AZ: Now Three-Way Race for Mayor in Tucson

From yesterday's column at AZIVN:

Following the city's August 30th primary election, a three-way race for mayor is taking shape in Tucson.  Democrat Jonathan Rothchild, Republican Rick Grinnell, and Green Mary Decamp will face off in the mayoral general election this November.

In June, as I reported here at AZIVN, Democratic party activists purged Rothchild's Republican and Independent rivals from the ballot with a wave of petition signature challenges, creating the potential for a two-party race between the Democratic candidate and the winner of the Green Party's primary.  However, with his successful Republican party write-in campaign in the primary election, Grinnell has assured his place on the ballot and ensured a three-way race for mayor.

In the primary, Grinnell received 7,770 write-in votes, according to the city's current tally, far exceeding the 1,060 he needed to secure his place on the ballot.  Without much in the way of competition, Jonathan Rothchild easy cruised to the nomination of the Democratic party, receiving 26,918 votes, 96% of the total cast in the Democratic Party.  In the Green party's historic primary, Mary Decamp defeated rival Dave Croteau, 71% to 24%, with 369 votes.

Though KOLD News 13 reported a record turnout in the contest, over 83% of Tucson voters did not bother to cast a ballot.  Voter turnout stood at just 16.65%.  Only 44,356 of the municipality's 266,448 registered voters participated in the election.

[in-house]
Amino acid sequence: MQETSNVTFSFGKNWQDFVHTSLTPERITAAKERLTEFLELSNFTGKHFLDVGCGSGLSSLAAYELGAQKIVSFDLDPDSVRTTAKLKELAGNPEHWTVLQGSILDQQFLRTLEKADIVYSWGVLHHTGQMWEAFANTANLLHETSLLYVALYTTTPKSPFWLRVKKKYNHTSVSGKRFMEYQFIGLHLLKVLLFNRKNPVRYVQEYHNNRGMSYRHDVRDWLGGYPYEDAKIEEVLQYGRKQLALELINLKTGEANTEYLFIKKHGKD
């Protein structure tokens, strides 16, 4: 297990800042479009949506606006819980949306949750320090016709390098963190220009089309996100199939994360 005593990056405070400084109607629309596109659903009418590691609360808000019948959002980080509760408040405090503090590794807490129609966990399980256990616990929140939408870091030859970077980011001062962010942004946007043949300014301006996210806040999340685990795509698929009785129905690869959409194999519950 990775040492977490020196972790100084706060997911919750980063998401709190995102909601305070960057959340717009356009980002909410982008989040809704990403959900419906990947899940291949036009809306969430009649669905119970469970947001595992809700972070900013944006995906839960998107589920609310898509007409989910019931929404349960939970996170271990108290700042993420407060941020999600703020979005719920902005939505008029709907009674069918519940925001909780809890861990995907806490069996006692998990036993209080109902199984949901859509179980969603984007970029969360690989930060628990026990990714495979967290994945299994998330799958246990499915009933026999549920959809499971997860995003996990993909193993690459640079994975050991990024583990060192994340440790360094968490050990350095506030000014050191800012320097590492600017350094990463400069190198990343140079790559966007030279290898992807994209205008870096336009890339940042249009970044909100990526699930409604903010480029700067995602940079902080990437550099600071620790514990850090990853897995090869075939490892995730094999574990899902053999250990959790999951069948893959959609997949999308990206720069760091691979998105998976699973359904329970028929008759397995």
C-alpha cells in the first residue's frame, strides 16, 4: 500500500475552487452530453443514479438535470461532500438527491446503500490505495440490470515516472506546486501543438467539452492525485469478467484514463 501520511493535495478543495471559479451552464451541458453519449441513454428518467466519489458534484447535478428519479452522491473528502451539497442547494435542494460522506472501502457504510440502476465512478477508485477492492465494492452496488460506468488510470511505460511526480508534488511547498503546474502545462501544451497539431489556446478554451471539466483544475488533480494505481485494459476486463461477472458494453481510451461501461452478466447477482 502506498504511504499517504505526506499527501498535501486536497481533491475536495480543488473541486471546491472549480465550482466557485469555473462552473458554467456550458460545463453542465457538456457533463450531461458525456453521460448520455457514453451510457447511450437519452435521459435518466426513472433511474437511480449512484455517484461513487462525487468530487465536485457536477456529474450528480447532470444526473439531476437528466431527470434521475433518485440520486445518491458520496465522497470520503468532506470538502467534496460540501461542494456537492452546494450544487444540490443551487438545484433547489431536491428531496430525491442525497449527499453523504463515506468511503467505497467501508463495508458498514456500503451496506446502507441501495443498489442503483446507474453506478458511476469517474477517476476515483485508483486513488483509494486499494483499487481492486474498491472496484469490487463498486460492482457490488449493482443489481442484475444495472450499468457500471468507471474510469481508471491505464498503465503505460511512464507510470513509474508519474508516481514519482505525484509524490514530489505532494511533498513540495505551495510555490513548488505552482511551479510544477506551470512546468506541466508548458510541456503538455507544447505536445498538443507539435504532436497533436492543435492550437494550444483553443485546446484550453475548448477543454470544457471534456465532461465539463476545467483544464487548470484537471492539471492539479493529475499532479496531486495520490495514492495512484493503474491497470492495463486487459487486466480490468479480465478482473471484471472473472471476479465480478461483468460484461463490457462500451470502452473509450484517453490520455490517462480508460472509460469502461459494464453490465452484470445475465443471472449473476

Jobs and the economy figure prominently in each of the three candidates' visions for the future of Tucson.  Democrat Jonathan Rothchild proposes the streamlining of business codes and procedures, and the creation of a "small business ombudsman" to act as a liason between small business owners and the city government.  Republican Rick Grinnell seeks to establish a business commission consisting of business and community representatives to "build a strong economy," and promises to lobby the governor to open an office for the newly-established Arizona Commerce Commission in the city.  Green Mary Decamp proposes the creation of "Community Conservation Centers" throughout the city which could house everything from local health clinics, to non-profit organizations and information centers for local entrepreneurs.

Decamp is the only candidate who explicitly addresses Independent voters, the fastest-growing constituency throughout the state.  She argues that voters should not have to "hold your nose" and cast a ballot for the lesser evil between the Democrats and Republicans.  To that end, she proposes the implementation of ranked choice voting to encourage higher voter turnout as well as third party and Independent candidacies for local office.

Though Pima County leans Democratic in terms of registration, registered Independents now outnumber Democrats statewide.  In the secretary of state's most recent registration tally from July, 35% of Arizonans were registered Republican, 33% Independent or third party and 31% Democratic.
Tucson is the only city in Arizona that still has partisan elections.  The state legislature passed a law in 2009 instituting non-partisan elections for municipal offices throughout the state.  Tucson challenged the law in court and won.  The state government's appeal is pending.

1 comment:

TiradeFaction said...

So, what's the media coverage like for the Green candidate? Is she been allowed in any official debates, or just media blackout?